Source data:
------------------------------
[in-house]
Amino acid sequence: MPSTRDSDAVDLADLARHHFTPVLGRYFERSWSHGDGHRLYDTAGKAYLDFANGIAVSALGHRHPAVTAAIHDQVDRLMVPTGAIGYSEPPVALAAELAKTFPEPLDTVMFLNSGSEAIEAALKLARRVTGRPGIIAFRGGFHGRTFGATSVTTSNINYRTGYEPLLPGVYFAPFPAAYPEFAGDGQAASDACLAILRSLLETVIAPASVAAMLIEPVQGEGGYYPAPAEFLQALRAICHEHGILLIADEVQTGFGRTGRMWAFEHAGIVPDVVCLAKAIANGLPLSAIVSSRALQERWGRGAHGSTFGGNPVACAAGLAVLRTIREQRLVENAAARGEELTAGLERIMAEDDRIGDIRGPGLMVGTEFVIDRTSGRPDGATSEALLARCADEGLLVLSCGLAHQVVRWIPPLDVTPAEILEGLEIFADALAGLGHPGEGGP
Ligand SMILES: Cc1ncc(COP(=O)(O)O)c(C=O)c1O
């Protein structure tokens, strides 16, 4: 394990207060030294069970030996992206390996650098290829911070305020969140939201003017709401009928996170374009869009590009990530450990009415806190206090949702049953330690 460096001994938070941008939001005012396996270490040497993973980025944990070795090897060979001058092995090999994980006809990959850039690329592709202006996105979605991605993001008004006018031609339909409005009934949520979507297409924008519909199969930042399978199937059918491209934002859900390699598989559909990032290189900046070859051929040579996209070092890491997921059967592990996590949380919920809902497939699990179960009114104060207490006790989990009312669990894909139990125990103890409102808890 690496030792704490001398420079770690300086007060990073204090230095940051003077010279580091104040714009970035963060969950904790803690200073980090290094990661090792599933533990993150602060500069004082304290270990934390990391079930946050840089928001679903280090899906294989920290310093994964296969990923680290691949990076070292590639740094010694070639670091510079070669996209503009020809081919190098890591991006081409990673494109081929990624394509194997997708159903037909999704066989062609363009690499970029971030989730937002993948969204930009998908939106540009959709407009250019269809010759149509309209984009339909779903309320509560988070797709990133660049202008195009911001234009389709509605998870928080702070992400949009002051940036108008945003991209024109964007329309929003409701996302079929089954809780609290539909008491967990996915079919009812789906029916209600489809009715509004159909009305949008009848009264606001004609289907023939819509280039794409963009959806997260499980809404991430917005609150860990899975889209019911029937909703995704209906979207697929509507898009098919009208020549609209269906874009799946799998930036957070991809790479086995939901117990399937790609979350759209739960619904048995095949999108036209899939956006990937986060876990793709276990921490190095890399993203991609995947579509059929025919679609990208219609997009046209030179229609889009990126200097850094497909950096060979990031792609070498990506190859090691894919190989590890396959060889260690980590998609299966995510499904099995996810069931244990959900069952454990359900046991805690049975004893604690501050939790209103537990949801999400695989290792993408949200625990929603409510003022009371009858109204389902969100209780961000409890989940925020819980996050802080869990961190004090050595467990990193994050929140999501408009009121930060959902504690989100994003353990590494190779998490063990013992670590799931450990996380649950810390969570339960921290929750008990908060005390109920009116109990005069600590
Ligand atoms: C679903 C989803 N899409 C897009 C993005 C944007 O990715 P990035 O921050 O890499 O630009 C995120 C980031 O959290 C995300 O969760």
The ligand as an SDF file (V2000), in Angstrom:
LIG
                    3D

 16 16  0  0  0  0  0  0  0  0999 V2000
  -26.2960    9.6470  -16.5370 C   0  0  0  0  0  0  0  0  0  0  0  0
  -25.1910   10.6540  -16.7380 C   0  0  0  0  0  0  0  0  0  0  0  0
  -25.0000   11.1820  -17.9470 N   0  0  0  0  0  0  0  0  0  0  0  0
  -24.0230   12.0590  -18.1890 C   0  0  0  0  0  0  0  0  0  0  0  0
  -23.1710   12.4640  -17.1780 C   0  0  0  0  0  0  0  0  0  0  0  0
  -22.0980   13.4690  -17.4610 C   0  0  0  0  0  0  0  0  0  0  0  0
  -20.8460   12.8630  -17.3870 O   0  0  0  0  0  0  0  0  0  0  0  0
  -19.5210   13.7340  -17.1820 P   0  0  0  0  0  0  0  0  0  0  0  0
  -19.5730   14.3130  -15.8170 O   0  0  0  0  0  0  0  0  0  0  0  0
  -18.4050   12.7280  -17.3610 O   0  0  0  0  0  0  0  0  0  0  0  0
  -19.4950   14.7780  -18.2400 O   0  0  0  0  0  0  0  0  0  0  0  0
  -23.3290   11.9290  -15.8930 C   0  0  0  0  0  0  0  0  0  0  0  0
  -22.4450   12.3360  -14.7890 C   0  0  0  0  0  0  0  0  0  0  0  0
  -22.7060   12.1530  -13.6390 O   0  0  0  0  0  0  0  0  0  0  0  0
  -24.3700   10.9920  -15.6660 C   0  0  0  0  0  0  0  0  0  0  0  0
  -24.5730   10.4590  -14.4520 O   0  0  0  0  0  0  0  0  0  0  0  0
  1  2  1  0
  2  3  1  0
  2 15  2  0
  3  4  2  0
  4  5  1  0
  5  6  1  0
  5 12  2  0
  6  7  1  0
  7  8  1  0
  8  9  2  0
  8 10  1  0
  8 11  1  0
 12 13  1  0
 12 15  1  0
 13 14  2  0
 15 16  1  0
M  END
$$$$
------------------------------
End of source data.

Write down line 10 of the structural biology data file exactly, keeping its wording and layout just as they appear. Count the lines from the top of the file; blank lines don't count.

  -26.2960    9.6470  -16.5370 C   0  0  0  0  0  0  0  0  0  0  0  0